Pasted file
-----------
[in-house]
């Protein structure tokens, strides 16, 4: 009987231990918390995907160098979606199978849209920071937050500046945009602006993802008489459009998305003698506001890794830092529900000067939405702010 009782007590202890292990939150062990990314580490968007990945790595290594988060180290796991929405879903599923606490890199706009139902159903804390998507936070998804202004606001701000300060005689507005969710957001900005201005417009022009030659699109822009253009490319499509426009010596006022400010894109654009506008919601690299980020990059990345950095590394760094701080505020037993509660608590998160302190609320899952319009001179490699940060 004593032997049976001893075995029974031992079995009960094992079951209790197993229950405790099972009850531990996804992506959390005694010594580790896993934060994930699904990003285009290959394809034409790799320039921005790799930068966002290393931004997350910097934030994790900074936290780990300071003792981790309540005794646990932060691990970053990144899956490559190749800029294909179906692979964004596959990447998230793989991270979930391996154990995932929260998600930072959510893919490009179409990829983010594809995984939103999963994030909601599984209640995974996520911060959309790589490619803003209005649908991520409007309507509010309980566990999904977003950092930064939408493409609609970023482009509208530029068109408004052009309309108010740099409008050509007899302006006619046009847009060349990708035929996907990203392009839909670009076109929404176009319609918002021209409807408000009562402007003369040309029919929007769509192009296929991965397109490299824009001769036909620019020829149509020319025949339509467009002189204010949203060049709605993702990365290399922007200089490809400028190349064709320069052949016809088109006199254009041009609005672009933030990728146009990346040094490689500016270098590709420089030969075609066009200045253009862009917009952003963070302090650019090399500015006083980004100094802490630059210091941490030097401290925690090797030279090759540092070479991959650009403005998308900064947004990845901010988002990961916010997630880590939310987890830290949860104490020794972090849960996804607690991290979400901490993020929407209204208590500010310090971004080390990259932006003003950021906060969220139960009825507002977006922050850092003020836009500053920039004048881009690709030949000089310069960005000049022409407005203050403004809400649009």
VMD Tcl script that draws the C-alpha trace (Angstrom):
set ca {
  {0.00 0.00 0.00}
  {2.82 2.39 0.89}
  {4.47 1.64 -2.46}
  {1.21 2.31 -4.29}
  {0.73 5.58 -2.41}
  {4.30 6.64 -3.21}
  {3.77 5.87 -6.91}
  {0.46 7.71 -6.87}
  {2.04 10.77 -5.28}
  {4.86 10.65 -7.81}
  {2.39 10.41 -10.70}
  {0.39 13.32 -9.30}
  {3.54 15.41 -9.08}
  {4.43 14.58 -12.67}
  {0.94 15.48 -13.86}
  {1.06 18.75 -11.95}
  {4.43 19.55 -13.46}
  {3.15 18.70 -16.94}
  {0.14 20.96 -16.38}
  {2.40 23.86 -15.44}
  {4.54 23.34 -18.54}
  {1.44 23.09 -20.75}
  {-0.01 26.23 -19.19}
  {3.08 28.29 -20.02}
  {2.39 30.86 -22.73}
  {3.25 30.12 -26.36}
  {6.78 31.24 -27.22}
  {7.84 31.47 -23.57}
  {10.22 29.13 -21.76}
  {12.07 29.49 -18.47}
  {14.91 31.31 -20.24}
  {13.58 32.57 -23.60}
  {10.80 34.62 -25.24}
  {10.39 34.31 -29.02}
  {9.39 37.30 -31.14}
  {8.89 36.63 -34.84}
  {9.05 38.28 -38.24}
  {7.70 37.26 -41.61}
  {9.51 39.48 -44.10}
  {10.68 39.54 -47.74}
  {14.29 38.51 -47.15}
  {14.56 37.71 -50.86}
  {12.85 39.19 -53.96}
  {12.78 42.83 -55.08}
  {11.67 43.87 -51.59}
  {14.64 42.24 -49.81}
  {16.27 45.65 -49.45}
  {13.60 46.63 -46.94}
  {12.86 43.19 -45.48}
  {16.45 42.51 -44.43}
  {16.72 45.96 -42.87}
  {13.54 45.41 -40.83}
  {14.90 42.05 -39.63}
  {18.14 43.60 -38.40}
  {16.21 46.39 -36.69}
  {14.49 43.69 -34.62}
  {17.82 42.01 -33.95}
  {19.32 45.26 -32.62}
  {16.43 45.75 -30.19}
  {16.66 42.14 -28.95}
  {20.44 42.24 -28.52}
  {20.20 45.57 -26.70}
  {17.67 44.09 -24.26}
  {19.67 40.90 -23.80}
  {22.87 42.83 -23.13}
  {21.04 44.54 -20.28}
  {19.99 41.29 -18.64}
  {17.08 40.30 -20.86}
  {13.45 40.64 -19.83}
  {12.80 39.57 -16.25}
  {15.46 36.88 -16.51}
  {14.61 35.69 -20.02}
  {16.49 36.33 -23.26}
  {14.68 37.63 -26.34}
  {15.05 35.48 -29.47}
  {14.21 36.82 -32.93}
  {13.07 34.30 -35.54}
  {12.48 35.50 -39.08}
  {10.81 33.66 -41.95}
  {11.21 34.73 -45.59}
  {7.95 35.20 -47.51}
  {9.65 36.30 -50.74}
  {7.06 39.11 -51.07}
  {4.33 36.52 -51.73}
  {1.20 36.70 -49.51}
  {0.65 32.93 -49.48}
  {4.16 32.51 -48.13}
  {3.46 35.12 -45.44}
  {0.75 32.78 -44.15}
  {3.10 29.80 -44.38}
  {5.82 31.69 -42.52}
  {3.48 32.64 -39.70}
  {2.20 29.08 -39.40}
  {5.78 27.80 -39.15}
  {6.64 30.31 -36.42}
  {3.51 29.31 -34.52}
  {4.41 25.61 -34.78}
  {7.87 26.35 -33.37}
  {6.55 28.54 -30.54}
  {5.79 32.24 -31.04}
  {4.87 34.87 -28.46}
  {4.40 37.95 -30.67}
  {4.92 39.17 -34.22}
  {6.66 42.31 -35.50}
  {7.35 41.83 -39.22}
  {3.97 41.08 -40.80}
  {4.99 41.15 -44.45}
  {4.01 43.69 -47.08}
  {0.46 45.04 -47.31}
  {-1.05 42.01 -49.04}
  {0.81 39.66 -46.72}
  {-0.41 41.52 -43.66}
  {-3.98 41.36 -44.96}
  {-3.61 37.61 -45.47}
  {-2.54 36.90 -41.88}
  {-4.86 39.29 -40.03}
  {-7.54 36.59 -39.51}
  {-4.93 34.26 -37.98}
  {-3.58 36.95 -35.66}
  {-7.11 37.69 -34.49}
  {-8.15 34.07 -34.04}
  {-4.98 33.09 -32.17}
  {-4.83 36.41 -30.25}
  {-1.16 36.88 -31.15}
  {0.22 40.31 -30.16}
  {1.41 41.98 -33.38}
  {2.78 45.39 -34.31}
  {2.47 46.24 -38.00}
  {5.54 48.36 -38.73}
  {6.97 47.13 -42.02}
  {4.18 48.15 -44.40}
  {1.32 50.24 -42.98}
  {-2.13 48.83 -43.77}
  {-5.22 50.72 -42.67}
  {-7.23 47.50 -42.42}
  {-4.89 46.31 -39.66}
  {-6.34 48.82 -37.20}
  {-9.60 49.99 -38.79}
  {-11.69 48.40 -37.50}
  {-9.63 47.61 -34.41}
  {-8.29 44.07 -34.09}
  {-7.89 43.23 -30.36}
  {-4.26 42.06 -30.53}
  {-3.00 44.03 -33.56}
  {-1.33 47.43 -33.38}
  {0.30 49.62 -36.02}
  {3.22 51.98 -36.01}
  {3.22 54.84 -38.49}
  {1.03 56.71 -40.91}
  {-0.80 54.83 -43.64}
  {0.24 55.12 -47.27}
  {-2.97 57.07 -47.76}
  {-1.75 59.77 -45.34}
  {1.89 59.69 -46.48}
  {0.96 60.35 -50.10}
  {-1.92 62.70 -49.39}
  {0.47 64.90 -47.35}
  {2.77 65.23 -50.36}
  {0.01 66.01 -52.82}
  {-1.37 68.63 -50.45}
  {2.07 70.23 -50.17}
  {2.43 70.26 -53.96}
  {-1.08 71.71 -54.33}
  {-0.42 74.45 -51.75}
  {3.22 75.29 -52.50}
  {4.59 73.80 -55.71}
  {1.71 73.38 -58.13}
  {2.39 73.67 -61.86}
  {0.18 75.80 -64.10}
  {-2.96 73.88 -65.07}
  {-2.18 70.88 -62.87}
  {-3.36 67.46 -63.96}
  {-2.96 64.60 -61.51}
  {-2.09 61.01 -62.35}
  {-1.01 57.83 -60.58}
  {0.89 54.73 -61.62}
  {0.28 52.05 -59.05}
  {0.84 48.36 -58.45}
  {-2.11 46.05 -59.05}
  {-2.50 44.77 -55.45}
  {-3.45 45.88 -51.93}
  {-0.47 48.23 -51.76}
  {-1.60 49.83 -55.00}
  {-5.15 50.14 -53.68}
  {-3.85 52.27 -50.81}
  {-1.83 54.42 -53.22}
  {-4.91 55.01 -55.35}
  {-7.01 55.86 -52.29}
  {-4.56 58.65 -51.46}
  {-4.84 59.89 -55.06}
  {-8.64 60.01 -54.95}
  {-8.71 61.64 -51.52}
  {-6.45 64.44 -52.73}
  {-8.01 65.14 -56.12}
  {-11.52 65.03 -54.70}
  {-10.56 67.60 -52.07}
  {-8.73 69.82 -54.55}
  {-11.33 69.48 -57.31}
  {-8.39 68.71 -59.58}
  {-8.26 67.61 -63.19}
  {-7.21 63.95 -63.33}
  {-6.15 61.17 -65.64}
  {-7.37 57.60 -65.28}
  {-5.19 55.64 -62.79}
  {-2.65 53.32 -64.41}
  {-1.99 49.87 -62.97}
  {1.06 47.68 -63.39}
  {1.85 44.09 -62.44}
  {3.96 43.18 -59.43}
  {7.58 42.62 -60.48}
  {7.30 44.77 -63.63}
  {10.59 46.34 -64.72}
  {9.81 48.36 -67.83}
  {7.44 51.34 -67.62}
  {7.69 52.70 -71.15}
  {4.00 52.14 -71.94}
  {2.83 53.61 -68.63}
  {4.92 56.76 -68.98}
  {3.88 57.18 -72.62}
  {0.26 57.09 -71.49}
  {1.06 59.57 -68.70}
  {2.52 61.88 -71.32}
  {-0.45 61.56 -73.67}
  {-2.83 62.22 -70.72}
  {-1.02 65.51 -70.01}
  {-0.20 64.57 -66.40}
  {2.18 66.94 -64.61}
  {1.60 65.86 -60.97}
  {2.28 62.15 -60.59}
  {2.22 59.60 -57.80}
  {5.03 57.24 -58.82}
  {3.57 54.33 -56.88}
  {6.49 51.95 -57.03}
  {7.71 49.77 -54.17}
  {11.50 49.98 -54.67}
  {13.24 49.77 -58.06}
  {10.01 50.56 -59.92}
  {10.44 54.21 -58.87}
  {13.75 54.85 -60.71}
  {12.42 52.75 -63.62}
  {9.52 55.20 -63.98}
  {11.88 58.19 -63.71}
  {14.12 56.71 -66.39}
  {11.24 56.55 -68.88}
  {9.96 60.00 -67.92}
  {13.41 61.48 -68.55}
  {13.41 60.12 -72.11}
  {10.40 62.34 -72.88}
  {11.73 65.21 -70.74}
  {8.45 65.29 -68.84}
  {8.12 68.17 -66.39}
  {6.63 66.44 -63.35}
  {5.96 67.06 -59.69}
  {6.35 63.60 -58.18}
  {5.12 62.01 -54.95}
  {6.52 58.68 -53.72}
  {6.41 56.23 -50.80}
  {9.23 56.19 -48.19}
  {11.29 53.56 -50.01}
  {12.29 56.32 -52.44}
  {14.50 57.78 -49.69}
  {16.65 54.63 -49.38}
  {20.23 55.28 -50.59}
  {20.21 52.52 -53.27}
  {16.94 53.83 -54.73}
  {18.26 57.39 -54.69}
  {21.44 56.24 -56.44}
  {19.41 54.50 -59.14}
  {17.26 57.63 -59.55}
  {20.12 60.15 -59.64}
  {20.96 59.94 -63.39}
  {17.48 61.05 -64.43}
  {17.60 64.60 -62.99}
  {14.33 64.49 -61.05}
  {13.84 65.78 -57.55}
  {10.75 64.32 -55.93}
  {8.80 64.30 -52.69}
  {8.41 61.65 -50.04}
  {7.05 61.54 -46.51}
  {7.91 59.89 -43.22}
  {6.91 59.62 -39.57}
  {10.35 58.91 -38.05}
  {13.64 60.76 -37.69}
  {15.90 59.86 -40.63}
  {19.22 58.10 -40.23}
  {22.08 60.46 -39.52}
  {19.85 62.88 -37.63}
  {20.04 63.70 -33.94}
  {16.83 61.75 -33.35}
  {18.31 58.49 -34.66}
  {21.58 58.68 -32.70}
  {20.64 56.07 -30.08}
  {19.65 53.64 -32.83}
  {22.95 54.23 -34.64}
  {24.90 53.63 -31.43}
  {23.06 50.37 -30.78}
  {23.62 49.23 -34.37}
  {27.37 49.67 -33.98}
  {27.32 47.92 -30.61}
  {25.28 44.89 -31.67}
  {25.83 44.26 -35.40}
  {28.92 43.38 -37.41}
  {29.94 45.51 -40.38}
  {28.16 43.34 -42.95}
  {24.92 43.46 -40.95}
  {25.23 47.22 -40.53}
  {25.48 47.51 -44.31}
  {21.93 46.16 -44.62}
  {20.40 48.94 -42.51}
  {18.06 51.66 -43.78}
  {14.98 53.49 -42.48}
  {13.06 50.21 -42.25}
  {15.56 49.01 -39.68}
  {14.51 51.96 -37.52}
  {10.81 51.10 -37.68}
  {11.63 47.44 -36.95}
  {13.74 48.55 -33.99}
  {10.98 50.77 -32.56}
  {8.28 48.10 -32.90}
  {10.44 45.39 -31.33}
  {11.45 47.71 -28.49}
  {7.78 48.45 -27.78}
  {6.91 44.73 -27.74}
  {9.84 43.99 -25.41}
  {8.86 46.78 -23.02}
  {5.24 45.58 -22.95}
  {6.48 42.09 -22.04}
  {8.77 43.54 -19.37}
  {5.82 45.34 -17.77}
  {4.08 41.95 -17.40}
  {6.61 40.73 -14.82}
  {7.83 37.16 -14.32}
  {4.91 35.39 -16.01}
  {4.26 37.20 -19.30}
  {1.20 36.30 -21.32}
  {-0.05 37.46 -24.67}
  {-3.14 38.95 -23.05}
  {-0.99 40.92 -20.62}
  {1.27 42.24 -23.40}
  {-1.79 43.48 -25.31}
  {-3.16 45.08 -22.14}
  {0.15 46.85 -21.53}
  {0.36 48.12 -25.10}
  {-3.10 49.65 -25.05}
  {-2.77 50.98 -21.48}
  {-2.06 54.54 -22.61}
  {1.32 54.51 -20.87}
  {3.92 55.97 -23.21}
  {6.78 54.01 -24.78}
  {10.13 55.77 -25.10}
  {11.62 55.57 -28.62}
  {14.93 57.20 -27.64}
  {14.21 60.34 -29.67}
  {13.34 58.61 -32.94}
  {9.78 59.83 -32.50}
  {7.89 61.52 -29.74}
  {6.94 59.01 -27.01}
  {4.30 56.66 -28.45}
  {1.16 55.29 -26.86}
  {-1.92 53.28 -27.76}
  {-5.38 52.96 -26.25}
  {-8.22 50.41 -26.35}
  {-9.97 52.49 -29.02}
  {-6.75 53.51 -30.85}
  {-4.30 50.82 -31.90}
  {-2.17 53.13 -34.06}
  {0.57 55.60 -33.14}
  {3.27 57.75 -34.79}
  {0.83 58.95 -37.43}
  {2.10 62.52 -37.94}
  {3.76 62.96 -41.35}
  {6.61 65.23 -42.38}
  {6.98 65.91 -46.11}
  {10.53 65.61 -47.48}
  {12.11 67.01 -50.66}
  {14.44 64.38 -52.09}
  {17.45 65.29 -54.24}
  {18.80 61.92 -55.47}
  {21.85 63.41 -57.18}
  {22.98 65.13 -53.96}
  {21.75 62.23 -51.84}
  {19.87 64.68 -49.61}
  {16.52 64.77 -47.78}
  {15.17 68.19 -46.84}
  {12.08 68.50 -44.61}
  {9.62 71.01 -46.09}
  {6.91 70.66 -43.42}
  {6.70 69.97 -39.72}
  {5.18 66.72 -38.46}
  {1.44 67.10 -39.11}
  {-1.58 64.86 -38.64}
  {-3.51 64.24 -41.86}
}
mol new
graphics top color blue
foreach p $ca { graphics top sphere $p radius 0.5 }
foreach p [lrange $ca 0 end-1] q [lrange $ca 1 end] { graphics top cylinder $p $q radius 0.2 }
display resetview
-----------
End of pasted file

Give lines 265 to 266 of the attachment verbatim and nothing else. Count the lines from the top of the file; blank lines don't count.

  {14.50 57.78 -49.69}
  {16.65 54.63 -49.38}